4. Approaching Leeds Castle
The car park, ticket office, and gift shop are nearly a mile from the castle. We found the approach via a woodland walk alongside the River Len very pleasant. Most of the 0.83-mile walk was in the woods until we reached a clearing with a pavilion. Shortly after this, we saw the gatehouse of the castle in front of us.
There is a free mobility bus and also a land train at a nominal charge for those who prefer not to walk from the car park. It takes around 15 minutes to walk from the car park to the castle.
5. The Layout of the Castle
Leeds Castle is on two islands on a lake formed by the River Len. Most of the buildings are on the larger of the two islands. A covered bridge links the two islands.
Barbican and Gatehouse
Visitors enter through the Gatehouse on the larger of the two islands. A Norman gatehouse was built here in the 12th Century and enlarged in the 1280s. At the same time the Barbican, an outer fortification was built, as an initial line of defense. This now lies in ruins.
The gatehouse was largely rebuilt when Leeds Castle was modernized early in the 20th Century.
The Maiden's Tower stands apart from the New Castle on the larger island. An earlier medieval building was replaced by a late Tudor structure and known as the Square Tower. It was renamed the Maiden's Tower in the 19th Century by the castle's owners, the Wykeham Martins. Learning about the 14th Century cell of the religious recluse, Christina Hyde on the site prompted the name change.
The building has had various uses; an accommodation block, brewhouse, estate workshop, and domestic use. It was the home of the last owner's daughter, Susan Baillie until 2001. Now restored, Maiden's Tower is used for conference facilities.
Over the years a succession of substantial buildings have been built at the north end of the larger of the two islands. New Castle dates from the 1820s when Fiennes Wykeham Martin had the house built in the early Tudor style to fit in with its surroundings.
Eleanor of Castille had the Gloriette built in the late 13th Century. It was on the site of the original Norman keep. Its present form differs little from the original. It has a central courtyard, a great hall on the ground floor, and two floors of apartments. Seriously damaged in the 17th Century, it was restored in the 1920s during Lady Baillie's ownership.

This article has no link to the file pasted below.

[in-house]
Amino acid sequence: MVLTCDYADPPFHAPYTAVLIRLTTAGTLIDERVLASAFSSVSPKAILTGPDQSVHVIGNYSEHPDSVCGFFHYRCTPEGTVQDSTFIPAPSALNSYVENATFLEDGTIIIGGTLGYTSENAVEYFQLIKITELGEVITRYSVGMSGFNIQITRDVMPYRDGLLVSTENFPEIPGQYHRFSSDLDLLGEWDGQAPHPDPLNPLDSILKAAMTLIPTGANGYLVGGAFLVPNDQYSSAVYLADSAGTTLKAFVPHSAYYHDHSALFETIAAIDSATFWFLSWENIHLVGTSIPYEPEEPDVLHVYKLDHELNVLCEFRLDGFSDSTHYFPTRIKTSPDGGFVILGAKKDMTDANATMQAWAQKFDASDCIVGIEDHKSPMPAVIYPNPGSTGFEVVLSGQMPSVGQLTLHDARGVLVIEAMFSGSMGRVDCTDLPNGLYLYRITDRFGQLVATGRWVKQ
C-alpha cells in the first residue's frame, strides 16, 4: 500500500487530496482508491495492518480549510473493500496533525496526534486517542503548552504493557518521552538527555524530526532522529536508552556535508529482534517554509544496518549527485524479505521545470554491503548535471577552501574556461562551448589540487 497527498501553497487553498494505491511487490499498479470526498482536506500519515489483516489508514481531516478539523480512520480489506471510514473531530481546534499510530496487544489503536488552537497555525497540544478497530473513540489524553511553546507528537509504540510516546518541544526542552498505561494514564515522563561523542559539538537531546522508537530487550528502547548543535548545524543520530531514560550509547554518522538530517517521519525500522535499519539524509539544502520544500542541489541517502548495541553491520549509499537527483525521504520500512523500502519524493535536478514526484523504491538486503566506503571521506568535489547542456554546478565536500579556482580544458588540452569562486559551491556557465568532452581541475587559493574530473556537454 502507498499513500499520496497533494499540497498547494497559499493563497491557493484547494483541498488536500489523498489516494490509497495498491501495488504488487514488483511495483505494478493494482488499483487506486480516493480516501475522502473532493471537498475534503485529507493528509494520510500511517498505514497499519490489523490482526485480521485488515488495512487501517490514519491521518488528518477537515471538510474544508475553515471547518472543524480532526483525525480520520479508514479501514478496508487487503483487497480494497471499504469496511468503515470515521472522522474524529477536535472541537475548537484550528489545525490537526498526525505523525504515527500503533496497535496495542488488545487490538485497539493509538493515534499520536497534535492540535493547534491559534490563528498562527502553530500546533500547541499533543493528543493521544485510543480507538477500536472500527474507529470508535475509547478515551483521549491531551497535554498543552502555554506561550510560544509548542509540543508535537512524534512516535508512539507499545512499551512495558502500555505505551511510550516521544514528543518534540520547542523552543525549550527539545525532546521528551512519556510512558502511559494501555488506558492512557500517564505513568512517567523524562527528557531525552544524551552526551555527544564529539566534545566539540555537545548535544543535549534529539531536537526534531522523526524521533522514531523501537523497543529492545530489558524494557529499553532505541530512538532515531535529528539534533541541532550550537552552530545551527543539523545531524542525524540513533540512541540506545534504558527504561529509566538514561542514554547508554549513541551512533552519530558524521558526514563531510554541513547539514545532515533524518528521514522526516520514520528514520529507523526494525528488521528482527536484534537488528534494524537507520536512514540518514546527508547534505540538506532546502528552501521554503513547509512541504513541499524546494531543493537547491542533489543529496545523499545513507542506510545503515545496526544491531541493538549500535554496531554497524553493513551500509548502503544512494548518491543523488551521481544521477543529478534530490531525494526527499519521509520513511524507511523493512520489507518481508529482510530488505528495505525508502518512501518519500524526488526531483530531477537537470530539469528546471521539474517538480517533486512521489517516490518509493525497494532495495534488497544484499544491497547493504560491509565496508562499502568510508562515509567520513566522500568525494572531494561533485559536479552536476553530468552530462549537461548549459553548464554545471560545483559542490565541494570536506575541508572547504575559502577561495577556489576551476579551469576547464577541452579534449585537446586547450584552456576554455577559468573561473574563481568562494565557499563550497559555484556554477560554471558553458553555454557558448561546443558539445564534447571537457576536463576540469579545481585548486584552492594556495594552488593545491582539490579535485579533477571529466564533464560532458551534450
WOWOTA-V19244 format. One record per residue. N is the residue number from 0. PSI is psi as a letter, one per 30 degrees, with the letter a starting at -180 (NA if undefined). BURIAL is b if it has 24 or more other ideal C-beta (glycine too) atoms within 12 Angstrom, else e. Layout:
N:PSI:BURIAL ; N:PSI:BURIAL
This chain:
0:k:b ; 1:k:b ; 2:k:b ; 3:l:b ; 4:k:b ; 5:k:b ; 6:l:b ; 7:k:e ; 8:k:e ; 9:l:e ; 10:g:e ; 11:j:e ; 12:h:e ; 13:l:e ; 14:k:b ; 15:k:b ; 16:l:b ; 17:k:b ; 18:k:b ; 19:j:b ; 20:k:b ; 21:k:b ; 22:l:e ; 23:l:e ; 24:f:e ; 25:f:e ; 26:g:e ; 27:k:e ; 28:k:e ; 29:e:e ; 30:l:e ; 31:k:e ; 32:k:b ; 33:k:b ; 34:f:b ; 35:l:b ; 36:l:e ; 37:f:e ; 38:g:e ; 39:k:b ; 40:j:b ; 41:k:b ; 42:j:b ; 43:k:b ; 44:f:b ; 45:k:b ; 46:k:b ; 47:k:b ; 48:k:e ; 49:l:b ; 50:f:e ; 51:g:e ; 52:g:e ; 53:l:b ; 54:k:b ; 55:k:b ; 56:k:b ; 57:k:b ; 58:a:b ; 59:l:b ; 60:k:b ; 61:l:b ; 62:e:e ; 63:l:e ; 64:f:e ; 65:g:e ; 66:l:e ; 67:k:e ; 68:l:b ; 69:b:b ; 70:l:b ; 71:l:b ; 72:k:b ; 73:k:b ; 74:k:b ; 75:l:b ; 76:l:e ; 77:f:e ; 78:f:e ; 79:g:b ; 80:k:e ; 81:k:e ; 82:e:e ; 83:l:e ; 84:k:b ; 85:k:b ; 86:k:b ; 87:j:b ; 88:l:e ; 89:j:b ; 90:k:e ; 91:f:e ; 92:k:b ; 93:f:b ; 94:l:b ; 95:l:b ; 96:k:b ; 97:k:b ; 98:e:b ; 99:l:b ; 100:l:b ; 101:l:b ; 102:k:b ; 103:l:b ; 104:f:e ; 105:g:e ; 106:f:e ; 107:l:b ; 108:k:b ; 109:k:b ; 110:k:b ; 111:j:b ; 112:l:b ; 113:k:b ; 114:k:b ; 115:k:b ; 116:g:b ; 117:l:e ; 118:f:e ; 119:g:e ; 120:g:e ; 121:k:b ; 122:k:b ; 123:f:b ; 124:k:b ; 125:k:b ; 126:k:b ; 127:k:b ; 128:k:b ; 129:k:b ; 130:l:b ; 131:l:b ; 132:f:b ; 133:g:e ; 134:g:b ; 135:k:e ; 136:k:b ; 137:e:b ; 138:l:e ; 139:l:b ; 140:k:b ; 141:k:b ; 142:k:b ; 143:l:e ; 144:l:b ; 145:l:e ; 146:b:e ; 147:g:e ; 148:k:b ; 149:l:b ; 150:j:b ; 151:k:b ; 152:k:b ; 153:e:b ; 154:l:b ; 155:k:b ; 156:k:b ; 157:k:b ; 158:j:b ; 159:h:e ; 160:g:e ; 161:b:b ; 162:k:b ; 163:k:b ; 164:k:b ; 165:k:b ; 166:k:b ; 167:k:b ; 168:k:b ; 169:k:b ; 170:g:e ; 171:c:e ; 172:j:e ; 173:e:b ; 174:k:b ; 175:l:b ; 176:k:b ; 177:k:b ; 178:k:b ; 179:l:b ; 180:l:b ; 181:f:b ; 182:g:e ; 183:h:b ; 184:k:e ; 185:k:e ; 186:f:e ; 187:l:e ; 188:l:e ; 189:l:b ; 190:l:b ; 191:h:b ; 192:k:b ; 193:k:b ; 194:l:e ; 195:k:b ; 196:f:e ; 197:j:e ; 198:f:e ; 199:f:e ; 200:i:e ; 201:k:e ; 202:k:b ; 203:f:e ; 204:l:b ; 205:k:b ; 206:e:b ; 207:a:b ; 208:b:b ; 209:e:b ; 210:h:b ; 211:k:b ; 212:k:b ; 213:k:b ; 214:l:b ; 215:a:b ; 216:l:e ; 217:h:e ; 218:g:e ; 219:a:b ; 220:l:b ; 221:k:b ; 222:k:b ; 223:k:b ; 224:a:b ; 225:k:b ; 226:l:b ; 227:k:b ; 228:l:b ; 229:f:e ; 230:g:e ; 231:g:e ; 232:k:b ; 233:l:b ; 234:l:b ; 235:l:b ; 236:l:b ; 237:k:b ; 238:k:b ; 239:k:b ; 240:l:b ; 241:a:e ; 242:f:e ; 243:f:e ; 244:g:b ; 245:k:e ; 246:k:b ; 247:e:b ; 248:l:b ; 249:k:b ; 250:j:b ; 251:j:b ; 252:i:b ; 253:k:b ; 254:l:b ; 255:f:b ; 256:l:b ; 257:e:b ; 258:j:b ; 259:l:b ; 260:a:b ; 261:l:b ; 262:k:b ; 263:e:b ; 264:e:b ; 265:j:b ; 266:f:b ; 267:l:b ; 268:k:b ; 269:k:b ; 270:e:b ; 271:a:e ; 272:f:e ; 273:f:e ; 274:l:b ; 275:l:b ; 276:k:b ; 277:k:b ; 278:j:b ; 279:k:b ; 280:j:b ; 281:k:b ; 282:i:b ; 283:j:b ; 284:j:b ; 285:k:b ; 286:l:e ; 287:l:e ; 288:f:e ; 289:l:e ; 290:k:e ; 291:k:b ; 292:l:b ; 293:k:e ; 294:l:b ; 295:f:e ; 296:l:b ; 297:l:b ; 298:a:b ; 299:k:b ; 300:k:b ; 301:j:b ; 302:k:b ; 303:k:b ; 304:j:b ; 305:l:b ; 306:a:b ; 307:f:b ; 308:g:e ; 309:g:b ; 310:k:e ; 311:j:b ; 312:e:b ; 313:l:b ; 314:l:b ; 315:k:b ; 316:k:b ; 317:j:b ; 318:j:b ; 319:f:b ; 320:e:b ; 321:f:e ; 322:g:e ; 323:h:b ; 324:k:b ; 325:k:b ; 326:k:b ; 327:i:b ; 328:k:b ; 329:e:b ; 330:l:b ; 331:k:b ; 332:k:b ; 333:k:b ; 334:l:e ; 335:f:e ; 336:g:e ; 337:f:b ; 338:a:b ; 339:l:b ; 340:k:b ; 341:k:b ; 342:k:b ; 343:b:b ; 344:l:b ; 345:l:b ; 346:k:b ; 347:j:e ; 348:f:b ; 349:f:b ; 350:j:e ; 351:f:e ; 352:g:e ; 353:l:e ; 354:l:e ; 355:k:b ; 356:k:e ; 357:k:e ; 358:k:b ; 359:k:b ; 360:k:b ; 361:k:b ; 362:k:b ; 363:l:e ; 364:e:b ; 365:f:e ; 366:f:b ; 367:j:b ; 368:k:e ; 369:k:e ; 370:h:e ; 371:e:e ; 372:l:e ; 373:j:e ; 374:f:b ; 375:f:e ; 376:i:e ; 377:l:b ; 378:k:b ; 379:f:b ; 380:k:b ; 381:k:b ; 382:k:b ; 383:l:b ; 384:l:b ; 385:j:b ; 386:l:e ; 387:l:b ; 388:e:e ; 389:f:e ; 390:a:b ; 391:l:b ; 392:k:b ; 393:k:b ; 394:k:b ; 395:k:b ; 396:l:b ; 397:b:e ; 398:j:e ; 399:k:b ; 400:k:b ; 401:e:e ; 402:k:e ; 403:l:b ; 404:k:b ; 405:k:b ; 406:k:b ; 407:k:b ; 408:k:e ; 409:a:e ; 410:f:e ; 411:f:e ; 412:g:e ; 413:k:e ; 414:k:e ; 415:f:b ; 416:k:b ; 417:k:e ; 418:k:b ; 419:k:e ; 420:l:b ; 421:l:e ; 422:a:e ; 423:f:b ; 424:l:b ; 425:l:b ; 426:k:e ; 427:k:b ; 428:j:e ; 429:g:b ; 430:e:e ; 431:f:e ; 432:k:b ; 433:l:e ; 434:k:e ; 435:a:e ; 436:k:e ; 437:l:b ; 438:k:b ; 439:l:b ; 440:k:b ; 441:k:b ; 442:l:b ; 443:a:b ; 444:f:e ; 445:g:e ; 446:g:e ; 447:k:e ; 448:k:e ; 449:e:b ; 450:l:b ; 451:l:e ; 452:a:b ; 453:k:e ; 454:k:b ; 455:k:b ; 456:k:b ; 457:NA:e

The Gloriette is linked to the New Castle by a covered bridge, consisting of an upper and lower corridor.
6. Visiting Leeds Castle
After crossing the moat onto the larger island, we found a small exhibition in the Gatehouse about the history of the castle. We followed directions down to the right of New Castle by the water and entered via the wine cellar. We walked over the bridge into the Gloriette.
It was a strange mix of the very old and early 20th Century. The ground floor rooms hark back to the 15th Century with the Queen's rooms and Henry VIII Banqueting Hall and the Chapel. Whilst the upper floor reflects its use by Lady Baillie with the Boardroom, Seminar Room, and Lady Baillie's rooms.
Returning across the bridge, we entered the inner hall of the New Castle. It was fascinating to catch a glimpse of how the castle was used in the 20th Century by Lady Baillie and her family. The decoration of the yellow drawing-room dates from 1938.
Thorpe Hall drawing-room takes its name from the wood paneling, which was repurposed from Thorpe Hall, Peterborough in 1927. The wood dates from 1653.
The library was redesigned in 1938. Lady Baillie had previously used it as a small dining room and a schoolroom, where her daughters were taught.
The dining room too received a make-over in 1938. A version of the carpet, designed by Stephane Boudin was later supplied to the Kennedy White House in the 1960s.
7. Exploring the Grounds